"From the time I was 11, it was, 'You're a pop star! That means you have to be blonde, and you have to have long hair, and you have to put on some glittery tight thing," she told the magazine in 2015. "I was told for so long what a girl is supposed to be from being on that show."
Even amid her Hannah fame, Cyrus seemed to be aware of the impossible standard she was being asked to live up to. "Beauty is the enemy," she said in her 2009 autobiography Miles to Go (via HuffPost). "We try to conquer not feeling beautiful all our lives. It's a battle that can't be won. There's no definition of beauty."
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Being turned into Hannah Montana daily left her questioning herself.
Cyrus wasn't just told what pop stars are supposed to look like—she was transformed into that ideal daily. "Meanwhile, I'm this fragile little girl playing a 16-year-old in a wig and a ton of makeup," she told Marie Claire. "It was like Toddlers & Tiaras."
She continued, "I was made to look like someone that I wasn't, which probably caused some body dysmorphia because I had been made pretty every day for so long, and then when I wasn't on that show, it was like, Who the [expletive] am I?"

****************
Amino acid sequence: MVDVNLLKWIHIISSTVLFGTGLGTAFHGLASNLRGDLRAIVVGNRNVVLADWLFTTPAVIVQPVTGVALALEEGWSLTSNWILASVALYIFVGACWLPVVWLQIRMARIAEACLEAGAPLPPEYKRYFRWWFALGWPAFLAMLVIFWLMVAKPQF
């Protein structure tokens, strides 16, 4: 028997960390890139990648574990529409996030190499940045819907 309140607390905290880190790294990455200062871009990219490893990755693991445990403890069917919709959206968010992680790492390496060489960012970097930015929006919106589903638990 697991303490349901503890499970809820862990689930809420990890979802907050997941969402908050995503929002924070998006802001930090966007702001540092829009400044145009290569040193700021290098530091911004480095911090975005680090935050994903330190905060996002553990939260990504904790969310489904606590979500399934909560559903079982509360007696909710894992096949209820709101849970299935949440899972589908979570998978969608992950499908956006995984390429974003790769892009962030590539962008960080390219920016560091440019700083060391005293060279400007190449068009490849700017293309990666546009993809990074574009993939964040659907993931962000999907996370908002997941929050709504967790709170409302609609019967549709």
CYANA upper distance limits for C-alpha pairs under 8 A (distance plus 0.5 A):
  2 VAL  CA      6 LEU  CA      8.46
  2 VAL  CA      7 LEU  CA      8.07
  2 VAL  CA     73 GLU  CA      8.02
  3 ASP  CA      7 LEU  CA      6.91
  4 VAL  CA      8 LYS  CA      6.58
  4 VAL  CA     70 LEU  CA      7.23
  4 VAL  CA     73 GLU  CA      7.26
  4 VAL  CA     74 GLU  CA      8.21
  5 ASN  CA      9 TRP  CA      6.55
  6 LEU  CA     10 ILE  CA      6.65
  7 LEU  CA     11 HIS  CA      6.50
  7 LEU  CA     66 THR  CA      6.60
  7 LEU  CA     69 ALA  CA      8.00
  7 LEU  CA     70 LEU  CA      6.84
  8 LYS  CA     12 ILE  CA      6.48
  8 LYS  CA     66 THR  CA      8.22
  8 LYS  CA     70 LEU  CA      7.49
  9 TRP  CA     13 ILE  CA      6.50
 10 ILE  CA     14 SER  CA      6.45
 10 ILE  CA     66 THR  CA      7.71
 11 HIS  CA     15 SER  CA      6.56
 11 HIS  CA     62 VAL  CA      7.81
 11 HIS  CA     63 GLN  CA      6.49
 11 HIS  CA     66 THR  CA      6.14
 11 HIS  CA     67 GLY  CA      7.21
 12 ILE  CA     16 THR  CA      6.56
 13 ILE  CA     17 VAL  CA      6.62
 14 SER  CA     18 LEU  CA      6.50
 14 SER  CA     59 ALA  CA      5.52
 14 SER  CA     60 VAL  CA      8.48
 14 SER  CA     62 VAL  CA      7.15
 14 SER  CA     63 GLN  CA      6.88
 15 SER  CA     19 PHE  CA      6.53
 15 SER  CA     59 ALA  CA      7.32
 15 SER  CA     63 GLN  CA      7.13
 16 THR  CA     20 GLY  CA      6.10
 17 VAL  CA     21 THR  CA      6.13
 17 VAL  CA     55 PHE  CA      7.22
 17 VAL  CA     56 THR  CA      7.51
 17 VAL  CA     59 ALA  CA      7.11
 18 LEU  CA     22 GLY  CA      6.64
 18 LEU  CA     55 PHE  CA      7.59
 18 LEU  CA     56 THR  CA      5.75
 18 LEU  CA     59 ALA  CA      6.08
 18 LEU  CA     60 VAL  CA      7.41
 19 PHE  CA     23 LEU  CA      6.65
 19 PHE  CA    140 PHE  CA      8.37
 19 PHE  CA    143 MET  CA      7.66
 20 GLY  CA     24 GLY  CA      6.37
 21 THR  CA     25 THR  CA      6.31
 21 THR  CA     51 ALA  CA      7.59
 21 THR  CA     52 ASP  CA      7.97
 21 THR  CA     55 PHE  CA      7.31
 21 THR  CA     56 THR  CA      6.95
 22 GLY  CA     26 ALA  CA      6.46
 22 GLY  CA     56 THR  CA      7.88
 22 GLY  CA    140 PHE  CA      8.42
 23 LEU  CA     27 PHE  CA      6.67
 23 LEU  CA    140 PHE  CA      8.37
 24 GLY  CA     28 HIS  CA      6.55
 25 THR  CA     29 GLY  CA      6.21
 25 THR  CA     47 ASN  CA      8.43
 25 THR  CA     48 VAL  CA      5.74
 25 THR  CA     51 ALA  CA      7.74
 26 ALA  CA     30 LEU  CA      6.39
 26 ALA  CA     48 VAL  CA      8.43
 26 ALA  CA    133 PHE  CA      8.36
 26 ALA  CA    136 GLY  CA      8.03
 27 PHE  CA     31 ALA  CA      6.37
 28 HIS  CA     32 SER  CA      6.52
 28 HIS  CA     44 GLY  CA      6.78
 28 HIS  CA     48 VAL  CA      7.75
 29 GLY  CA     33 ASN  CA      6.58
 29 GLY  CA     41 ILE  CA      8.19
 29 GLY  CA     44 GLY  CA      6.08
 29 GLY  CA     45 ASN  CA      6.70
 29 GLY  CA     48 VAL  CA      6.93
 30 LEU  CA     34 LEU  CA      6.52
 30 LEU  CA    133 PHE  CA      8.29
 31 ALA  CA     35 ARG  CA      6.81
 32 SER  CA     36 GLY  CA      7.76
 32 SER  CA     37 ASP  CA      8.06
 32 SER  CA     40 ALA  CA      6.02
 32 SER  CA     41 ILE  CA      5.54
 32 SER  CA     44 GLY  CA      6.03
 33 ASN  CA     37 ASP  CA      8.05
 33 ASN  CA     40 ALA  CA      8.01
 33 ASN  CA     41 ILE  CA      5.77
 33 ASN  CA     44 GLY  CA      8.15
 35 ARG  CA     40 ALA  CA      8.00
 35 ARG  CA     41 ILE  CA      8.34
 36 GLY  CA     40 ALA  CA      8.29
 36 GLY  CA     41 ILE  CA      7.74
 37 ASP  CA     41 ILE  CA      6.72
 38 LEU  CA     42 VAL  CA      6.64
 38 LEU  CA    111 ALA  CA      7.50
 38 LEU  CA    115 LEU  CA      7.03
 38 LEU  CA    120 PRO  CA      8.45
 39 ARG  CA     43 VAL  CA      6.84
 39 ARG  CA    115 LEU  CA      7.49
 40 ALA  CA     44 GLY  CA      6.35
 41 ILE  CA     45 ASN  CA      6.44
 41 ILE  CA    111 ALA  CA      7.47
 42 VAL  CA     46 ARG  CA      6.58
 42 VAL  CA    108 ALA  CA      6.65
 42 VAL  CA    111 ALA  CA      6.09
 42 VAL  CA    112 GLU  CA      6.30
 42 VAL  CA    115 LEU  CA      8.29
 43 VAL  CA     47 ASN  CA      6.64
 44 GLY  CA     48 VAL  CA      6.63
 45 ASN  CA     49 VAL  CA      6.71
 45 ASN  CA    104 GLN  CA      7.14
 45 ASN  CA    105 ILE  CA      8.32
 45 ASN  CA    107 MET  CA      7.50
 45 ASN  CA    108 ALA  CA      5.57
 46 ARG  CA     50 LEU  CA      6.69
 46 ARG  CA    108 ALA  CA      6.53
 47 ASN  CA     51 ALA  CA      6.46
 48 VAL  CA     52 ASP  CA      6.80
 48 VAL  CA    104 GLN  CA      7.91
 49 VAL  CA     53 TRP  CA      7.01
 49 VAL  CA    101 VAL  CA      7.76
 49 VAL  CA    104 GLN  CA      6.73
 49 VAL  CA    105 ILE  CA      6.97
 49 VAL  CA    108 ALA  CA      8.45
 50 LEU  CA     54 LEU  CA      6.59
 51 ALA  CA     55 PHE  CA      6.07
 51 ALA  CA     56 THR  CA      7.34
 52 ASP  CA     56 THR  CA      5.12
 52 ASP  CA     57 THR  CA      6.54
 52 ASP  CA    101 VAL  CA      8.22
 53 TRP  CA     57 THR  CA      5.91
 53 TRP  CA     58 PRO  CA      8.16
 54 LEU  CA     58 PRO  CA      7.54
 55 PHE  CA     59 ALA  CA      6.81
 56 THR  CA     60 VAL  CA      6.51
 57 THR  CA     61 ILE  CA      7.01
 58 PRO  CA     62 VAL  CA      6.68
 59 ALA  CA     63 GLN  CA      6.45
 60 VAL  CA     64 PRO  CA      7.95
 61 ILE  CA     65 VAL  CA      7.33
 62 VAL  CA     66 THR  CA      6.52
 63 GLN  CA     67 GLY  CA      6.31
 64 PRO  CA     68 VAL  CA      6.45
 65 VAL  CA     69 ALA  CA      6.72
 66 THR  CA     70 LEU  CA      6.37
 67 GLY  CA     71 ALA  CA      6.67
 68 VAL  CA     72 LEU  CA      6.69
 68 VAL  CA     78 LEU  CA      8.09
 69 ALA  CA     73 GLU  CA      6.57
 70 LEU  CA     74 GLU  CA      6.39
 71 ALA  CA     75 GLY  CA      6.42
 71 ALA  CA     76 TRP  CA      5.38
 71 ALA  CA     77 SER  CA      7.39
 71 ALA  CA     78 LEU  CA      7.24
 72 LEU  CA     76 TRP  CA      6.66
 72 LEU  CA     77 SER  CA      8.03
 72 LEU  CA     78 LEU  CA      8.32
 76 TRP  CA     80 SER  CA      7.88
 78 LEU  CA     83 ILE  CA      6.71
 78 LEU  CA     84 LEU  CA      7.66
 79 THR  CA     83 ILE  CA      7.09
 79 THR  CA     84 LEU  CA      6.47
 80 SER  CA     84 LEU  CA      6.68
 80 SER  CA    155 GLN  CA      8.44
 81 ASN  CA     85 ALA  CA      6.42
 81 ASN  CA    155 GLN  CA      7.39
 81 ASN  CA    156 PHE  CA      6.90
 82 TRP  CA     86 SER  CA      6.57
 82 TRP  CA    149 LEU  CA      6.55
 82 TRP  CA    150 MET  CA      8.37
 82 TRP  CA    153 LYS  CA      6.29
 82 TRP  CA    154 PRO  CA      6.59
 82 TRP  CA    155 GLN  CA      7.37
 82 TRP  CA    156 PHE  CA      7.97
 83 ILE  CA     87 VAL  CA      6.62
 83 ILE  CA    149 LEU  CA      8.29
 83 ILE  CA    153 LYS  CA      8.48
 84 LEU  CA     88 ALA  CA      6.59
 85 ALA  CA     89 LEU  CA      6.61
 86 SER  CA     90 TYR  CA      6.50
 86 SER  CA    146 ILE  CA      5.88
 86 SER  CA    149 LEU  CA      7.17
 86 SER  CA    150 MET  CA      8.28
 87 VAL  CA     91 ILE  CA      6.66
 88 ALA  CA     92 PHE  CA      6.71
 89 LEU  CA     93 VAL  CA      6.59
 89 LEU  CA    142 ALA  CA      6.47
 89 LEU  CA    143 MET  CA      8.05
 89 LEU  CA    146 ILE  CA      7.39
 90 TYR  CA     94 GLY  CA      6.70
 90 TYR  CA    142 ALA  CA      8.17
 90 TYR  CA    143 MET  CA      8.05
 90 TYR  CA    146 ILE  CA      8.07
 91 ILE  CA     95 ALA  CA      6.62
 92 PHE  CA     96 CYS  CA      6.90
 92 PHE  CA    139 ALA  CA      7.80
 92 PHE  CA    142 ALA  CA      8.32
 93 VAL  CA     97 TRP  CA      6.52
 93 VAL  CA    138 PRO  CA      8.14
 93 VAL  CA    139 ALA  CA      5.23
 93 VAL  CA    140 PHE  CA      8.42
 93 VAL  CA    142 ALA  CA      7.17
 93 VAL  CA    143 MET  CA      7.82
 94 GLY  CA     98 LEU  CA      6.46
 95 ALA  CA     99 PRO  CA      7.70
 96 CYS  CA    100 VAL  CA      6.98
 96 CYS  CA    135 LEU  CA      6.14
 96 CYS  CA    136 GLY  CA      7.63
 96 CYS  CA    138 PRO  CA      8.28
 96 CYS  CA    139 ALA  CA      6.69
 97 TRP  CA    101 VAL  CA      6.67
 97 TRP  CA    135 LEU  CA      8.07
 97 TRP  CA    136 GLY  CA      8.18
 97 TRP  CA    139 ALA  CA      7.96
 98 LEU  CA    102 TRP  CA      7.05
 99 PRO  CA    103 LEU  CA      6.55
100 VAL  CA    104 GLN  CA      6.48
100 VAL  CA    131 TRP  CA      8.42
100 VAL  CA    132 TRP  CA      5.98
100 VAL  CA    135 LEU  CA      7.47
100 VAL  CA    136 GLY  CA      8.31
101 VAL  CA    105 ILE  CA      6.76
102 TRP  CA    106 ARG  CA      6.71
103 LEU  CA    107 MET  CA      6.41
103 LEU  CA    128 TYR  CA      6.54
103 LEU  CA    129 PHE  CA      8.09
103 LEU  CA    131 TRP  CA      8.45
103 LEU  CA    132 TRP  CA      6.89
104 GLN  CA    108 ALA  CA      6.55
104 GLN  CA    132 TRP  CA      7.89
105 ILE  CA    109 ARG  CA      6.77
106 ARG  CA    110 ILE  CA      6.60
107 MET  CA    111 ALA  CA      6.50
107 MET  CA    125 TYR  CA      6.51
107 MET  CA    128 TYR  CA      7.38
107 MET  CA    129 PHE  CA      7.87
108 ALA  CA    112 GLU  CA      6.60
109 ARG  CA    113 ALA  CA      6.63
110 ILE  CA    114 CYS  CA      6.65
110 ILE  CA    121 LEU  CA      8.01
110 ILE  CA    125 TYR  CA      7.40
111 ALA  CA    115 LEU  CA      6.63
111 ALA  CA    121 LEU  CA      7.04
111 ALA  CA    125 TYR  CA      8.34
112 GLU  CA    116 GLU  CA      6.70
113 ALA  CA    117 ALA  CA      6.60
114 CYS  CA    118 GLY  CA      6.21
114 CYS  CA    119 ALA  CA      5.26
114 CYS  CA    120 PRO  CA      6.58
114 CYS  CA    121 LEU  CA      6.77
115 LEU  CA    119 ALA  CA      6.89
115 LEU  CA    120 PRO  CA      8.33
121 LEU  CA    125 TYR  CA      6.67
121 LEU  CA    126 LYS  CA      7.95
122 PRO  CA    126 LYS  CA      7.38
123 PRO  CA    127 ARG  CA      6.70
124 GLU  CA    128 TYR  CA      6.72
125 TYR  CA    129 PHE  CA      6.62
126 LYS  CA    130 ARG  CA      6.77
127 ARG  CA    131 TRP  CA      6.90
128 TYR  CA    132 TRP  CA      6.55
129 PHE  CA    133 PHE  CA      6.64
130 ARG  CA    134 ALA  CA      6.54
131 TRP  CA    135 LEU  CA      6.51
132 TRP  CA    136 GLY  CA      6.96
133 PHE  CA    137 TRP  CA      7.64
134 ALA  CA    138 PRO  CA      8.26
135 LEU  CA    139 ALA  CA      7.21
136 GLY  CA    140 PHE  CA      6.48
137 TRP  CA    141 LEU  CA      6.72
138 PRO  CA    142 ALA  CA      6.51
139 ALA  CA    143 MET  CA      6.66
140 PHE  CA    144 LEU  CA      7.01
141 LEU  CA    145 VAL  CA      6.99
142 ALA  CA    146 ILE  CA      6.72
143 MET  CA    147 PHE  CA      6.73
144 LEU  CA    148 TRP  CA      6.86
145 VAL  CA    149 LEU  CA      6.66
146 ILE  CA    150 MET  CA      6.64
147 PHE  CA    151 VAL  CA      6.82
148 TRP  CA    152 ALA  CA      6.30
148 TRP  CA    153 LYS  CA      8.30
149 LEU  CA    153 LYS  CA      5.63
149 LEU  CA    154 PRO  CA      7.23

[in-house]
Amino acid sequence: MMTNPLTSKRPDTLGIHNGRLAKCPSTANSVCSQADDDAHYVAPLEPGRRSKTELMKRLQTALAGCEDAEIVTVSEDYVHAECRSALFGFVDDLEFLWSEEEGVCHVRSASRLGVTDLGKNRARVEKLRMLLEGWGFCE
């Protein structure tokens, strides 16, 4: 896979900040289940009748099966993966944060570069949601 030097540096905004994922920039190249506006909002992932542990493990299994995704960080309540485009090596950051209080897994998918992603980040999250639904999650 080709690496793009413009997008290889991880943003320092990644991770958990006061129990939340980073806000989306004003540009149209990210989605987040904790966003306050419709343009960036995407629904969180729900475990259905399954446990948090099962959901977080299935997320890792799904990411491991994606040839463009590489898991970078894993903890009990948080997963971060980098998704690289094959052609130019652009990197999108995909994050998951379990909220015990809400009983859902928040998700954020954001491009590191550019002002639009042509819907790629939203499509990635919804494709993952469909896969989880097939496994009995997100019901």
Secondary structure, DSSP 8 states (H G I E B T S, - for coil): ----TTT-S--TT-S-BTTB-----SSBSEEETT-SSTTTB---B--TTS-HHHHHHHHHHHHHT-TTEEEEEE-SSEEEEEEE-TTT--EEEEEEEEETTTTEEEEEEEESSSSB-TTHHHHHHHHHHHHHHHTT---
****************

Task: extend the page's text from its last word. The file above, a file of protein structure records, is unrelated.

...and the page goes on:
According to Psychology Today, "Body dysmorphic disorder is a type of obsessive-compulsive disorder," and those suffering from it can become "overly preoccupied with what are perceived as gross imperfections in their appearance."
Even after Hannah Montana ended, promoting her albums meant endless photo shoots and public appearances for Cyrus, now looking like herself. She noted to Marie Claire that she was keenly aware whenever photos of her were digitally altered. "When you look at retouched, perfect photos, you feel like [expletive]," she said. "Even when I get stuck on Instagram wondering, Why don't I look like that? It's a total bummer. It's crazy what people have decided we're all supposed to be."
She came out of the experience intent on being an individual.
Anyone paying attention to pop culture knows that Cyrus defiantly pushed back on the idea that she was only her Disney persona as her music career took off. She's deliberately pushed boundaries, including in her music videos, like when she appeared unclothed in the clip for "Wrecking Ball," and in live performances, like her infamous twerking at the Video Music Awards with Robin Thicke. She came out as pansexual in 2016 and, though she is now sober, was candid about her use of substances.
Cyrus has also made peace with her picture-perfect family sitcom past. Speaking to NPR in 2017, she said, "I'm not afraid of who I used to be." And she's more focused on having a positive impact on the world than she is on how she's perceived. "I'm doing what I need to do. I'm working in my community," the former child star said. "I'm changing the way people view sexuality. I'm working with suicide prevention programs. I'm feeding people that don't have food to eat. I'm doing my part as a human."
She even recently returned to her roots with the premiere of her Disney+ special Endless Summer Vacation (Backyard Sessions), featuring songs from her new album.